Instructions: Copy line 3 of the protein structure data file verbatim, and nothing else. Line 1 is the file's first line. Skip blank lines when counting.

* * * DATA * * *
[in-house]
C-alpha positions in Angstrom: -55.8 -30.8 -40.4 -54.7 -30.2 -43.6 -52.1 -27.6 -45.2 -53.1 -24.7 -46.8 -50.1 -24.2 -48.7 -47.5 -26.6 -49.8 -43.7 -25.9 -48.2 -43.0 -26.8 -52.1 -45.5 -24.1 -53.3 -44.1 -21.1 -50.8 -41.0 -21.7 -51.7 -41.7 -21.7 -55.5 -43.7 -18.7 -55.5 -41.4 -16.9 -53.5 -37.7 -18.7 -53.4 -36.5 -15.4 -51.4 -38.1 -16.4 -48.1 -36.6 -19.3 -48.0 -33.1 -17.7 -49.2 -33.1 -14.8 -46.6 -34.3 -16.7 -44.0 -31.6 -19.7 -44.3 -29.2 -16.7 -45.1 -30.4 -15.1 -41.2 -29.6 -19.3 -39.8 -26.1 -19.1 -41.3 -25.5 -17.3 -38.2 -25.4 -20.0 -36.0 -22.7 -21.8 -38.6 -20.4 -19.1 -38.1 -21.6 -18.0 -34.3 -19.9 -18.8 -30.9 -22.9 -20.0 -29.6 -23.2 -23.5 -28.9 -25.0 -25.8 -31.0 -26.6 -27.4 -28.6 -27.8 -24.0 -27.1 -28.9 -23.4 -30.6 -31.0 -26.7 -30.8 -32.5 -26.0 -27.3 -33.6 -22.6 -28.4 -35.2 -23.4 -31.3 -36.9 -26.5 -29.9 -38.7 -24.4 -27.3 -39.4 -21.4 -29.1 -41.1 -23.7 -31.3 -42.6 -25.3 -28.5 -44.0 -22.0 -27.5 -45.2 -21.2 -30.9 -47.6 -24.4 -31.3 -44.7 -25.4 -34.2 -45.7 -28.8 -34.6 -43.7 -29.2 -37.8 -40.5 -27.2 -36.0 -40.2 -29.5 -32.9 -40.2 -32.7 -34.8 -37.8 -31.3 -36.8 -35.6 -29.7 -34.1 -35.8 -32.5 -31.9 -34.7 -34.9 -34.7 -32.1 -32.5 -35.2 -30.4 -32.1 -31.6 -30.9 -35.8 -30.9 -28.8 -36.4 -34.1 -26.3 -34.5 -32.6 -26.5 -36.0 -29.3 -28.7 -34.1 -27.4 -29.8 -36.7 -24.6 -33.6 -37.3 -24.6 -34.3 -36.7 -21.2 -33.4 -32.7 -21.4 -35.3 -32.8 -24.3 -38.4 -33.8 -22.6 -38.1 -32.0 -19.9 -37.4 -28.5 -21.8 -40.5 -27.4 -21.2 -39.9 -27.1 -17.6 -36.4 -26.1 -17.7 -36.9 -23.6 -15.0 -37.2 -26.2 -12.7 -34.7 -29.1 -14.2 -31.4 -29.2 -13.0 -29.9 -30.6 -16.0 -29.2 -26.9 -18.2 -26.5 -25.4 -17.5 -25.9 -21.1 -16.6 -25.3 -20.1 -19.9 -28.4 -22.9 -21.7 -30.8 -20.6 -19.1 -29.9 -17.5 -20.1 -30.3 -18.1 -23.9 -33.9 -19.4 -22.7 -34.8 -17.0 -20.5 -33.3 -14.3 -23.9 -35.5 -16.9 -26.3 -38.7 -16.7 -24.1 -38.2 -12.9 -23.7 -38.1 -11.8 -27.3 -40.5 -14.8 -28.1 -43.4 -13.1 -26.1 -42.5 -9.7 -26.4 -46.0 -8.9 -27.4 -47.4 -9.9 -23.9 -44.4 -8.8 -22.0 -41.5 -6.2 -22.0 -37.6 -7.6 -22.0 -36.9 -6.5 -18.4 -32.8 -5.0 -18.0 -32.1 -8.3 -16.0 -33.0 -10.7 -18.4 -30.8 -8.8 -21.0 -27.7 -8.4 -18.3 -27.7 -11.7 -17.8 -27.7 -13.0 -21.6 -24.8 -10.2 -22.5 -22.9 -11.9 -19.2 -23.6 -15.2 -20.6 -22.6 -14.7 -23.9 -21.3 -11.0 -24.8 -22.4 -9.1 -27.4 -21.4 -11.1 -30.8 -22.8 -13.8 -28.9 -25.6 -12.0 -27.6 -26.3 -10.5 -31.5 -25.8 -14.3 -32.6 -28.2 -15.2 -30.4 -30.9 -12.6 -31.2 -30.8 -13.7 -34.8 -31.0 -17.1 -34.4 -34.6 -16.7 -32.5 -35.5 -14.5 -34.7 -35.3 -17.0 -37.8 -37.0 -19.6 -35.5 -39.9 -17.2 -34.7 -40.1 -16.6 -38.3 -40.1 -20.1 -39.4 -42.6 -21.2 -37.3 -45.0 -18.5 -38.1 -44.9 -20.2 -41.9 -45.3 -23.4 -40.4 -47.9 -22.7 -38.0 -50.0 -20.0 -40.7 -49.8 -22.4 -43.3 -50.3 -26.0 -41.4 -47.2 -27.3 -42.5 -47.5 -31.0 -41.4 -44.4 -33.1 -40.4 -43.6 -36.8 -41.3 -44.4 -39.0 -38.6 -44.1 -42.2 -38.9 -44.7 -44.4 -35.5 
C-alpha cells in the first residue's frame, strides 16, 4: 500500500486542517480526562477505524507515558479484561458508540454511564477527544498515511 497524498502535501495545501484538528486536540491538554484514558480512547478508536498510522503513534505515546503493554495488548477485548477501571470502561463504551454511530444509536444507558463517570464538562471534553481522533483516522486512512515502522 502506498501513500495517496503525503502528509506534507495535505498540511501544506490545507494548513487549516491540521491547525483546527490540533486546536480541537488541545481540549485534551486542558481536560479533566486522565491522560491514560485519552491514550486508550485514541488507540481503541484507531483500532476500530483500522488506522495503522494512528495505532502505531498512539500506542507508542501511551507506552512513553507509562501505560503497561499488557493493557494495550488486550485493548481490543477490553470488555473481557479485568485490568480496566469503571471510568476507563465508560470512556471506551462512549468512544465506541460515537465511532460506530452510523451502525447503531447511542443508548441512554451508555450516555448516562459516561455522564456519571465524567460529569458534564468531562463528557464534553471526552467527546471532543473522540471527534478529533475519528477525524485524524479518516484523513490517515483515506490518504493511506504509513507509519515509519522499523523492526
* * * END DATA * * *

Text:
C-alpha cells in the first residue's frame, strides 16, 4: 500500500486542517480526562477505524507515558479484561458508540454511564477527544498515511 497524498502535501495545501484538528486536540491538554484514558480512547478508536498510522503513534505515546503493554495488548477485548477501571470502561463504551454511530444509536444507558463517570464538562471534553481522533483516522486512512515502522 502506498501513500495517496503525503502528509506534507495535505498540511501544506490545507494548513487549516491540521491547525483546527490540533486546536480541537488541545481540549485534551486542558481536560479533566486522565491522560491514560485519552491514550486508550485514541488507540481503541484507531483500532476500530483500522488506522495503522494512528495505532502505531498512539500506542507508542501511551507506552512513553507509562501505560503497561499488557493493557494495550488486550485493548481490543477490553470488555473481557479485568485490568480496566469503571471510568476507563465508560470512556471506551462512549468512544465506541460515537465511532460506530452510523451502525447503531447511542443508548441512554451508555450516555448516562459516561455522564456519571465524567460529569458534564468531562463528557464534553471526552467527546471532543473522540471527534478529533475519528477525524485524524479518516484523513490517515483515506490518504493511506504509513507509519515509519522499523523492526